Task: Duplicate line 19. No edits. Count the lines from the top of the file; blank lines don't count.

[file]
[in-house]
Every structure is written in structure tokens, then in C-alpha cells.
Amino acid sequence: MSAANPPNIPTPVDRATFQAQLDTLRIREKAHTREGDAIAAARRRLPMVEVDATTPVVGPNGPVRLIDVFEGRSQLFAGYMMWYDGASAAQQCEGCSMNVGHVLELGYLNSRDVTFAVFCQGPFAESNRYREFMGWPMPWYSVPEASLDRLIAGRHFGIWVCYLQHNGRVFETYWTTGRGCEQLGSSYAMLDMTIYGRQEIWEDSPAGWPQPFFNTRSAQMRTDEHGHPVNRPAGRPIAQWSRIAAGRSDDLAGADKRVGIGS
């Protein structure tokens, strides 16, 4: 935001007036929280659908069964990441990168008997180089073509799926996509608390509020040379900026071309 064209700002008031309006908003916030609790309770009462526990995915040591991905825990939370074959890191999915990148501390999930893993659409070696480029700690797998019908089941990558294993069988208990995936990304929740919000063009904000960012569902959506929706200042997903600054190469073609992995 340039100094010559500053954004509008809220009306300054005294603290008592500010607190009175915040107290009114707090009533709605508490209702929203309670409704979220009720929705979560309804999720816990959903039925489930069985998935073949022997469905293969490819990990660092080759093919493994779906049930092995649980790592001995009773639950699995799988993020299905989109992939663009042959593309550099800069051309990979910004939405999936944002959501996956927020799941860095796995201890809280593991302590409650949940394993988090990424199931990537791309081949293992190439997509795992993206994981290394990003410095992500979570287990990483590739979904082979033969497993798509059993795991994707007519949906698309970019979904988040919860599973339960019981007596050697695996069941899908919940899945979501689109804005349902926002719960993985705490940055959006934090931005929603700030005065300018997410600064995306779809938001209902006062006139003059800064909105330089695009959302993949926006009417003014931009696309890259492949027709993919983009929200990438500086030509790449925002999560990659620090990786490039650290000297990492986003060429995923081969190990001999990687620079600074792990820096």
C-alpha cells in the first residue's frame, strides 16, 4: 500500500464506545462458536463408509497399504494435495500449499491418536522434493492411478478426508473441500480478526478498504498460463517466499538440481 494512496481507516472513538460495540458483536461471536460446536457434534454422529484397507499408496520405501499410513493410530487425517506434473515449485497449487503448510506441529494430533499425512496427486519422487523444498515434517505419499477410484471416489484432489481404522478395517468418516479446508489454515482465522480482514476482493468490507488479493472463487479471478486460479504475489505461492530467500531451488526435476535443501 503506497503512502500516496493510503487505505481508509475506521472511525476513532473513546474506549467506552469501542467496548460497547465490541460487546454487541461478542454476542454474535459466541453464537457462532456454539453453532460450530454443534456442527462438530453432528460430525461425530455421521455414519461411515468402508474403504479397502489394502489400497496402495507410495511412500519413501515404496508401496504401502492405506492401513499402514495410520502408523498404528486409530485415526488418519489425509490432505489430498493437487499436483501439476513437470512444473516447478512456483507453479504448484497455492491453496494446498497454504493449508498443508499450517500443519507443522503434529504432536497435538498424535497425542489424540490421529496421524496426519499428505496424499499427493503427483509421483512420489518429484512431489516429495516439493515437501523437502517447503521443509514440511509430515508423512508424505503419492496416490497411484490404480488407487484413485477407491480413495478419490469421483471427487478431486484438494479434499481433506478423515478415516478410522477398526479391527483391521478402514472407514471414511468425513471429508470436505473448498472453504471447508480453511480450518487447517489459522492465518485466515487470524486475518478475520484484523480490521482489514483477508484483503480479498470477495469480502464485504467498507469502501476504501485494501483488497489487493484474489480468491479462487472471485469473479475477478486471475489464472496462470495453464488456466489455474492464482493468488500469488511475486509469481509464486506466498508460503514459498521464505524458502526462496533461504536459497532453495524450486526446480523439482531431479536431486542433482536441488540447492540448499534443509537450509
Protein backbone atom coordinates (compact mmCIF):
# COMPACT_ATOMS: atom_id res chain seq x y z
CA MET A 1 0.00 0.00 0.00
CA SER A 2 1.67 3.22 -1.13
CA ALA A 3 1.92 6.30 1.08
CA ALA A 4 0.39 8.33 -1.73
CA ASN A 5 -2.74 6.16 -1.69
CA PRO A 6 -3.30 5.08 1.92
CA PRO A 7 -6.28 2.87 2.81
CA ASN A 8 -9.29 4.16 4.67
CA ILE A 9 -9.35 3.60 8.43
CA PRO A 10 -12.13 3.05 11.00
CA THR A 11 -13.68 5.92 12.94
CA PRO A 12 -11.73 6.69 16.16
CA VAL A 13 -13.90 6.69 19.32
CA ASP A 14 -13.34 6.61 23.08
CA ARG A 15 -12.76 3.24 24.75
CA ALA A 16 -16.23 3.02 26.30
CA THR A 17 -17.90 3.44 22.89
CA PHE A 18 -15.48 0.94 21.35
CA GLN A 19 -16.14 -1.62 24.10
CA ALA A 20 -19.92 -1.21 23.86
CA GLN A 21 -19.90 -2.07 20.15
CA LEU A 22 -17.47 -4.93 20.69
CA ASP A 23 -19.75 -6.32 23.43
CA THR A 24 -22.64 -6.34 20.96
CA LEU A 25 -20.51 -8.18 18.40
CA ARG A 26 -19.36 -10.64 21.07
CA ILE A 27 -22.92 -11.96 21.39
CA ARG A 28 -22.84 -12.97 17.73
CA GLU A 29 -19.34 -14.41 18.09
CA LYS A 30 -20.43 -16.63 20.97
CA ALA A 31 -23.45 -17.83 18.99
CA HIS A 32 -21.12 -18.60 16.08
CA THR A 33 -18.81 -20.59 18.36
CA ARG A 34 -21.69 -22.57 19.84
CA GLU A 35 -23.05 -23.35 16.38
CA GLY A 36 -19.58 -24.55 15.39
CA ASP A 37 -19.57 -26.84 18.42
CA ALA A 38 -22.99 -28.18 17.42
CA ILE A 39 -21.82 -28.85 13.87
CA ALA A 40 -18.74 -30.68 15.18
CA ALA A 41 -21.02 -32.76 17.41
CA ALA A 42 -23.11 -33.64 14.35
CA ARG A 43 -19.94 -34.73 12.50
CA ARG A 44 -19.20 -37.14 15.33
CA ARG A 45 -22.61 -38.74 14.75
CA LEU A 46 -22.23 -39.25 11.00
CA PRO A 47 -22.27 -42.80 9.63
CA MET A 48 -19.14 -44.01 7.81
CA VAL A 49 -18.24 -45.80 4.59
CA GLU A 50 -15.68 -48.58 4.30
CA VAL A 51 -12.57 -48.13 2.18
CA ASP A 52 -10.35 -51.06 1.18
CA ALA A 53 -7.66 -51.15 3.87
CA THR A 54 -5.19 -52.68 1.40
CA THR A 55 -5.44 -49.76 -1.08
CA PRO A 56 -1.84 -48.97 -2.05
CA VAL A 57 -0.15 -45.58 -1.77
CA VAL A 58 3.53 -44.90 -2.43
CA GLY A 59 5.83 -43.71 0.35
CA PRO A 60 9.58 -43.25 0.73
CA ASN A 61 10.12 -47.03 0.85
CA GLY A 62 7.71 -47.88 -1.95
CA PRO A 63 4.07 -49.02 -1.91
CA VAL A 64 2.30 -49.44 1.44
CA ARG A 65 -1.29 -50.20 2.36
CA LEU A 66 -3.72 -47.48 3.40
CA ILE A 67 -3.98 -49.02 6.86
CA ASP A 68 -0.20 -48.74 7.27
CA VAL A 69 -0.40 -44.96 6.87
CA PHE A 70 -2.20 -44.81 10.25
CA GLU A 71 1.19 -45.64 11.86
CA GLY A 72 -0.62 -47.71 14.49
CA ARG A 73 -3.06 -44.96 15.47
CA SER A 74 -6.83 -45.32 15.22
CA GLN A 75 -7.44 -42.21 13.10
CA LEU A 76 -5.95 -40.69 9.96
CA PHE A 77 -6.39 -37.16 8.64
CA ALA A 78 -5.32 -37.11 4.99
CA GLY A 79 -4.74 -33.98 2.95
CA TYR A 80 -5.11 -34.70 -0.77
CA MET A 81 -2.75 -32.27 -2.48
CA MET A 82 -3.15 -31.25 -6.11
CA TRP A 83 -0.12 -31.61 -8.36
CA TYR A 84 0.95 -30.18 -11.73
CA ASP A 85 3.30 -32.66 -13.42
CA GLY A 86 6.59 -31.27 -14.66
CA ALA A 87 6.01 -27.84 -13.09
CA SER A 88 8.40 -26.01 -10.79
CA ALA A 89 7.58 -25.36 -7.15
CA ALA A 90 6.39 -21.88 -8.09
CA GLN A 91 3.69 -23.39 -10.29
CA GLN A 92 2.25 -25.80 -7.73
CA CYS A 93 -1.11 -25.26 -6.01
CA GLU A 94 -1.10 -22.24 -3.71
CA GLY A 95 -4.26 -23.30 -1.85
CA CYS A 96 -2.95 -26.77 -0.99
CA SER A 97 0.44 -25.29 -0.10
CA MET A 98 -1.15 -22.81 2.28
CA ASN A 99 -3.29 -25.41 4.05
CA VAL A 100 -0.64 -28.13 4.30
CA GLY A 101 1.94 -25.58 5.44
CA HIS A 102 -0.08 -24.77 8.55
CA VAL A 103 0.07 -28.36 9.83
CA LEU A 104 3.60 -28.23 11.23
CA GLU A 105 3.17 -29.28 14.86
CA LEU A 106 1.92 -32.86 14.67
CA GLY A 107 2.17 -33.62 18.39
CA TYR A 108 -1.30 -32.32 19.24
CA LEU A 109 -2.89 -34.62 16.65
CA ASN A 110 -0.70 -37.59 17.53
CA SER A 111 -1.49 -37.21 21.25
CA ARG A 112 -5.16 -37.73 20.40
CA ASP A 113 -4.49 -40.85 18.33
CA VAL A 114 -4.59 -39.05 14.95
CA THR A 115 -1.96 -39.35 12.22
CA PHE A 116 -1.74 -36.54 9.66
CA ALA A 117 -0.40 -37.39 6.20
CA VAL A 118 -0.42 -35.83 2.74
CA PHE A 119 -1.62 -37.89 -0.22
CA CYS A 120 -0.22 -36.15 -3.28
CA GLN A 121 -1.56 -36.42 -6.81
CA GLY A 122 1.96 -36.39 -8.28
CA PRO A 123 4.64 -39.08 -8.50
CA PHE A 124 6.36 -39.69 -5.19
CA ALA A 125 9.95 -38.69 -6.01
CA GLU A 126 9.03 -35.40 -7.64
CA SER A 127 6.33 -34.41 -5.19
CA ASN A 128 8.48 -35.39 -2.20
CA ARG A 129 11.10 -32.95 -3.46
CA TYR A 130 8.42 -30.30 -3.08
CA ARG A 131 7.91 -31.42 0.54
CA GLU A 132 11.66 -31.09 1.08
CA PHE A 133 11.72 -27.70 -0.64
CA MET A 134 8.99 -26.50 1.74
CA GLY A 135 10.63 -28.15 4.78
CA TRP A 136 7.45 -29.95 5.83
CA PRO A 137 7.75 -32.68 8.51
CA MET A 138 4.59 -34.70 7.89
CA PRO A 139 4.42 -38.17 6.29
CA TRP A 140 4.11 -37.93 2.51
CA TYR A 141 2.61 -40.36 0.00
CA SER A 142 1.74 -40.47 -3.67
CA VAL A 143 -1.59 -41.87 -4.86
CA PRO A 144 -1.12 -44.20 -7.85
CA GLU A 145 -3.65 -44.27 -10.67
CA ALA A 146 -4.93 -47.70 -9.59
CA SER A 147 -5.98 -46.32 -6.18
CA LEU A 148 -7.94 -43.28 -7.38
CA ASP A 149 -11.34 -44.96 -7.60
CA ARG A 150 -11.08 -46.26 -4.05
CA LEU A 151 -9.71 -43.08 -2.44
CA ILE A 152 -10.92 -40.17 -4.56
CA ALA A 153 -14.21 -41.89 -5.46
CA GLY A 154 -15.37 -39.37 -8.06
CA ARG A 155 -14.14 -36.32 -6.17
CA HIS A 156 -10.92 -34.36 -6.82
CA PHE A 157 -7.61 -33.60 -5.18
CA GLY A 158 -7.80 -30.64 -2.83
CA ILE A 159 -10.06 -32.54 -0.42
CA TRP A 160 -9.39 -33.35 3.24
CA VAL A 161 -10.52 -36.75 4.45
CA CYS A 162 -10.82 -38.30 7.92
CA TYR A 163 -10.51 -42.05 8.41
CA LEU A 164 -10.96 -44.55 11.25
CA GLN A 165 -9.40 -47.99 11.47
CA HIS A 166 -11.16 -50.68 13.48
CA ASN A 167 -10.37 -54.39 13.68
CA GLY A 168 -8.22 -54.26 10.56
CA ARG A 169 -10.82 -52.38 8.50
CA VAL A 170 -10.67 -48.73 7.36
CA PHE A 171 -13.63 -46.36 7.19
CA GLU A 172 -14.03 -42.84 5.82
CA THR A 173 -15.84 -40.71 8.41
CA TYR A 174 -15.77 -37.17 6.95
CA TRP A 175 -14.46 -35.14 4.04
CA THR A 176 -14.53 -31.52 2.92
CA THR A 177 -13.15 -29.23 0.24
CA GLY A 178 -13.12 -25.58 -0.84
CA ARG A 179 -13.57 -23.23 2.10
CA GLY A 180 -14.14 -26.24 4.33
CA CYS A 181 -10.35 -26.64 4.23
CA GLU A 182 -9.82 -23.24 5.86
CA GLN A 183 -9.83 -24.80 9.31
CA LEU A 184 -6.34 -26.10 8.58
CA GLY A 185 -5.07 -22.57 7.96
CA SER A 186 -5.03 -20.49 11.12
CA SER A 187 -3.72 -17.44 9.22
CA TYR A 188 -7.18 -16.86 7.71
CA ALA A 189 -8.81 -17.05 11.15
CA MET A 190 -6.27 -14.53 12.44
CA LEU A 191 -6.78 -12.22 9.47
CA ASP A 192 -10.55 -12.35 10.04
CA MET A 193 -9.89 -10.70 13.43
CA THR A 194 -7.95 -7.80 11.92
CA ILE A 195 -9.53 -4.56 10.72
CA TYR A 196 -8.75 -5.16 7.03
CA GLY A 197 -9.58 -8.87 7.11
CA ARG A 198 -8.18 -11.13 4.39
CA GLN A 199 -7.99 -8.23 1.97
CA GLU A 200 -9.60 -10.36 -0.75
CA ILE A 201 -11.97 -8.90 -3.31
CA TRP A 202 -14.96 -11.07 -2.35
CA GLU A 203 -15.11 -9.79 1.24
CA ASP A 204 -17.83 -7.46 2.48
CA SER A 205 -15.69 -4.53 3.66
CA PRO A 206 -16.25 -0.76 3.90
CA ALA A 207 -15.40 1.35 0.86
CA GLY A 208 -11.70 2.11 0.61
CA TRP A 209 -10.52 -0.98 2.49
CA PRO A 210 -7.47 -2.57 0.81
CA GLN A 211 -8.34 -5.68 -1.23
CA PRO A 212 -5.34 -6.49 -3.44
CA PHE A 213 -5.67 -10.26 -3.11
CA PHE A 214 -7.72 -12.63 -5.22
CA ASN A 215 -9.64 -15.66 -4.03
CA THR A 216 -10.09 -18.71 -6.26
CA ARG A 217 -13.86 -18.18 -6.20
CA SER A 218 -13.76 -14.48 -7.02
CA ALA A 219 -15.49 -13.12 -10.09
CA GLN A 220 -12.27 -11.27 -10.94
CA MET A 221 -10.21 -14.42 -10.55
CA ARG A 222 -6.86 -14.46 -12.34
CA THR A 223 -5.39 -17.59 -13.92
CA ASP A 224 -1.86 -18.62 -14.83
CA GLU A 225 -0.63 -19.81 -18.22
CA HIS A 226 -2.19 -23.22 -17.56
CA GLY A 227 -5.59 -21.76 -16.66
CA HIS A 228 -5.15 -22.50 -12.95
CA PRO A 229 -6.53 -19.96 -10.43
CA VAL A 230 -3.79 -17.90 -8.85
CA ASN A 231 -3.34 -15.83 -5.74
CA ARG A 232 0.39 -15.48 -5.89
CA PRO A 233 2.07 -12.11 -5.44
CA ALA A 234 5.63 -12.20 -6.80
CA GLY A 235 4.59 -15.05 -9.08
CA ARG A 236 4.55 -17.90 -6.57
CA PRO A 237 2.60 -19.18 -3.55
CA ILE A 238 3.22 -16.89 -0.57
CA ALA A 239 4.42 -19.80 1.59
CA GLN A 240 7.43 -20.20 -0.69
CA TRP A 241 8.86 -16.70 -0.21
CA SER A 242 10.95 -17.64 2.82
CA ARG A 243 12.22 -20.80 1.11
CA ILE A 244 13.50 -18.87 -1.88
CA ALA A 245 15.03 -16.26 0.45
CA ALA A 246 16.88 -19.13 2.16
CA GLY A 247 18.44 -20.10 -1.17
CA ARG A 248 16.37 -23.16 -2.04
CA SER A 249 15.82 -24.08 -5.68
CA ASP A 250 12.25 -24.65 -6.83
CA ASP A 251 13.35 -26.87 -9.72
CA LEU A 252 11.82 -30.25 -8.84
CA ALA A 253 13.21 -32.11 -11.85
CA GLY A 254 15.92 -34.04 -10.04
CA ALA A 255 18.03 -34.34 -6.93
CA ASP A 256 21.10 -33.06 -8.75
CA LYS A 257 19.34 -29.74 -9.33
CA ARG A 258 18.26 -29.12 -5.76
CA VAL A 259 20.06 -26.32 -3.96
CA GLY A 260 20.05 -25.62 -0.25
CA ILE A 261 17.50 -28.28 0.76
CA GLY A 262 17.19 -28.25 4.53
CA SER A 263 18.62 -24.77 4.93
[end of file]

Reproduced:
CA PRO A 12 -11.73 6.69 16.16